See, if you're partial to a wax or oil product, you're not delivering any moisture—you're just coating the skin with the occlusive. To really hydrate the lips, layer a water-based hydrator first, then top with your wax or oil-laden pick. It's a similar logic to your skin care routine: Say, if you use a humectant serum (like hyaluronic acid), you'll want to apply a moisturizer or oil to keep all that hydration locked inside.
Protect from the elements.
"Cover your mouth when outside in the elements," says King. "Cold air and wind will be particularly drying for the lips, so it is helpful to cover them with a scarf to protect them." (Or, you know, with your mask.)
As for those humid, warmer months? An SPF lip balm is your best bet: "Protecting your lips from the sun is just as important as protecting your face," says aesthetic nurse practitioner Shawna Jones, PA-C, about how to keep your lips plump and supple, and many options are laced with moisturizing actives to hydrate and smooth the lips.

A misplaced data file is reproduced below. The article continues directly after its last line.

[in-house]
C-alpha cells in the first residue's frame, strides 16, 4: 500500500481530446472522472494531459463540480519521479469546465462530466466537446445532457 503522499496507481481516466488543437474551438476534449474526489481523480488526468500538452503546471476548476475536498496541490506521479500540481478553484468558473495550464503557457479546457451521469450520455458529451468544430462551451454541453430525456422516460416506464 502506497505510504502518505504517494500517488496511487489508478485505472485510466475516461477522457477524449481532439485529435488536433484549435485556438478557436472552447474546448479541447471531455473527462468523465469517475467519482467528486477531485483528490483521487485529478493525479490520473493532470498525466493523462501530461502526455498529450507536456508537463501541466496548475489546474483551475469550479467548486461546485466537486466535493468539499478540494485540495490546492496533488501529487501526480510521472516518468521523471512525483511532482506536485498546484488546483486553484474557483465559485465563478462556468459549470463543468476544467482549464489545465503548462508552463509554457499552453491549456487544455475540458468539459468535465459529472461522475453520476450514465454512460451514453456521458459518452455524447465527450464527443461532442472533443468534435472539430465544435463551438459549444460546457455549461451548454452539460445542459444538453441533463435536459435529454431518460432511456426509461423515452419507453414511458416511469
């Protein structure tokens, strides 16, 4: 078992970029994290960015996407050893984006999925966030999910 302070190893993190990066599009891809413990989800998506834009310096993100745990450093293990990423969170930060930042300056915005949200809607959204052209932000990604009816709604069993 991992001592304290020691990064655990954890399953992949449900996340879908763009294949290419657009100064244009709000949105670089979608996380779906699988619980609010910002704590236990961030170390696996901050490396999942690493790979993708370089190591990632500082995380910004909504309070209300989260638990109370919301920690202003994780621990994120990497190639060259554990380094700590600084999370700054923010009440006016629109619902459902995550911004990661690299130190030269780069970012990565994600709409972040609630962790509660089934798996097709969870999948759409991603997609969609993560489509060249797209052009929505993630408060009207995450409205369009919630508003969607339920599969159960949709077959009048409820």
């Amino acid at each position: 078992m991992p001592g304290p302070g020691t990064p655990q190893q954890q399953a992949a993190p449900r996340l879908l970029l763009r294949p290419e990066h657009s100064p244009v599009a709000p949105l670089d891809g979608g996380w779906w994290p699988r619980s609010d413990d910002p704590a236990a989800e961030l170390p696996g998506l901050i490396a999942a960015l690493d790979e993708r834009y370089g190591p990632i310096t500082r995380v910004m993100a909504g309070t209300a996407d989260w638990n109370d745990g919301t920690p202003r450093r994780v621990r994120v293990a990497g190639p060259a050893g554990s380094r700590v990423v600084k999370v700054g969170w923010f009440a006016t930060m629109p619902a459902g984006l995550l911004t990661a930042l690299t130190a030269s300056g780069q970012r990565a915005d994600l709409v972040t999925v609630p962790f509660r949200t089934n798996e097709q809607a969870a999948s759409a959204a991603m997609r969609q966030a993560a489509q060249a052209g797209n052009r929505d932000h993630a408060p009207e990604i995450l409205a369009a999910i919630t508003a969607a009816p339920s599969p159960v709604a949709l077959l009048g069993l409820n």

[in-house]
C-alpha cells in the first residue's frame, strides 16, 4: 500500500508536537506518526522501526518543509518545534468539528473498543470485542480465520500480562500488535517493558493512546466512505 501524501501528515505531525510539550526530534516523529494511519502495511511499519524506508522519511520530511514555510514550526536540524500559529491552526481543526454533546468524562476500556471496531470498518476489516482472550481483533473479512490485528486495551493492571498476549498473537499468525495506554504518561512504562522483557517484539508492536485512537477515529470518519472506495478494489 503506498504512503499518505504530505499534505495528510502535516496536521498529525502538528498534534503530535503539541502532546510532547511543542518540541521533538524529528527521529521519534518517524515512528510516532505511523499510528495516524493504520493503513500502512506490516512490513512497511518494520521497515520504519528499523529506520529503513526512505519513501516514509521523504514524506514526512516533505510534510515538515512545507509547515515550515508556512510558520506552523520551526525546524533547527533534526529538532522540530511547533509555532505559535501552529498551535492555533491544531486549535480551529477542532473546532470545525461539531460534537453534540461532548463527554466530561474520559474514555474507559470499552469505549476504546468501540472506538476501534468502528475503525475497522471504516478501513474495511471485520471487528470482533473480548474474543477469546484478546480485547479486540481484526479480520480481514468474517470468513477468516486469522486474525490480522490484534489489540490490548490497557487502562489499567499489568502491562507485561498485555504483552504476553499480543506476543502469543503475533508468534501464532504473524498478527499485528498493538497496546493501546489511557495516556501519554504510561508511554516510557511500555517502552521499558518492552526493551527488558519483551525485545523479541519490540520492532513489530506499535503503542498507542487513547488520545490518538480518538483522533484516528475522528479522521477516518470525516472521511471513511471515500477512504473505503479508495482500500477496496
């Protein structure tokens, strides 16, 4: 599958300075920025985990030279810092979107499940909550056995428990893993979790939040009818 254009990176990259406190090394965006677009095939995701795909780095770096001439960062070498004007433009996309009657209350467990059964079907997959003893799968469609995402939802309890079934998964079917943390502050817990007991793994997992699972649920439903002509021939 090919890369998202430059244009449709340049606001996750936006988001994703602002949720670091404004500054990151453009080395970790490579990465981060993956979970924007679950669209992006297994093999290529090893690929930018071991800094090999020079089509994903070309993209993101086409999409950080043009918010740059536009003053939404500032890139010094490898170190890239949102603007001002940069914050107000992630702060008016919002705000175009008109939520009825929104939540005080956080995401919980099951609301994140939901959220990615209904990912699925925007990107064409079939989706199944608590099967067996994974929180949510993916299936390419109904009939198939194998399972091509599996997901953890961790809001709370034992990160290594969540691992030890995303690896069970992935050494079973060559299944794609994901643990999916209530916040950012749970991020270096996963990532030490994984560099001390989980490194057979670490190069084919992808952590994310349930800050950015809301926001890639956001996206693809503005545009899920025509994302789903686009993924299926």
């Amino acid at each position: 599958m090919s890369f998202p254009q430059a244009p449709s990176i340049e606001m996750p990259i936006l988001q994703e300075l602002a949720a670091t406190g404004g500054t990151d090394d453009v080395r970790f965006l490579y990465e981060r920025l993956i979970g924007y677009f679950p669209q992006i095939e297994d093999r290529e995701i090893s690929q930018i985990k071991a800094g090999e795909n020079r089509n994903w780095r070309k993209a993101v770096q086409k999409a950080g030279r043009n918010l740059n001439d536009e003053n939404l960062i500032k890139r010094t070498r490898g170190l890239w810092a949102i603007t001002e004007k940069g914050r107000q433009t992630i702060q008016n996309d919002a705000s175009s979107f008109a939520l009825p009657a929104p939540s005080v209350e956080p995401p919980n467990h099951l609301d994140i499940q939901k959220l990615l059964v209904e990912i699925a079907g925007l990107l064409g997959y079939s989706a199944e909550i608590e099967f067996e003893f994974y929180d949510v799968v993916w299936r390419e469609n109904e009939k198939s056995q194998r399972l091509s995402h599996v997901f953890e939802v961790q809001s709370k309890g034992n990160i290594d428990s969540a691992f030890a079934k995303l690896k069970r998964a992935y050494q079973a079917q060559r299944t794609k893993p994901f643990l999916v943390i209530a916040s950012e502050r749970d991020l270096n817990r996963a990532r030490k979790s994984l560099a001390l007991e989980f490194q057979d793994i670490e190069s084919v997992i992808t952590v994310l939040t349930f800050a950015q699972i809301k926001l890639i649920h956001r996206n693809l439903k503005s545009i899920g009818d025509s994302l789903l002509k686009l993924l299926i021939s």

Create a barrier during your skin care routine.
Again, the skin on your lips is super thin and sensitive, especially if you overuse exfoliating ingredients. So if you use potent actives during your skin care routine (retinoids, AHAs or BHAs, and the like), the fragile skin around your lips may suffer.
Stay with us here: "It's actually pretty easy for most products to transfer onto your lips, especially cleansers," says board-certified dermatologist Angelo Landriscina, M.D., over TikTok. That's why he suggests avoiding the area as best you can while using those products or applying a lip balm or thick ointment to your lips prior to starting your entire routine. The oily substance acts as a barrier between your skin and those potentially irritating actives, so even if those ingredients unintentionally make their way to your lips, they won't act as potent.
To really get soft lips, you need to focus on every angle of lip care. The skin on your lips is your skin, after all—and like the rest of the real estate, it's a dynamic organ that requires multiple avenues. A soft, supple pout is no quick fix, but once you've nailed your go-to regimen? You'll never look back.
Jamie Schneider is the Beauty & Wellness Editor at mindbodygreen. She has a B.A. in Organizational Studies and English from the University of Michigan, and her work has appeared in Coveteur, The Chill Times, and Wyld Skincare. In her role at mbg, she reports on everything from the top beauty industry trends, to the gut-skin connection and the microbiome, to the latest expert makeup hacks. She currently lives in New York City.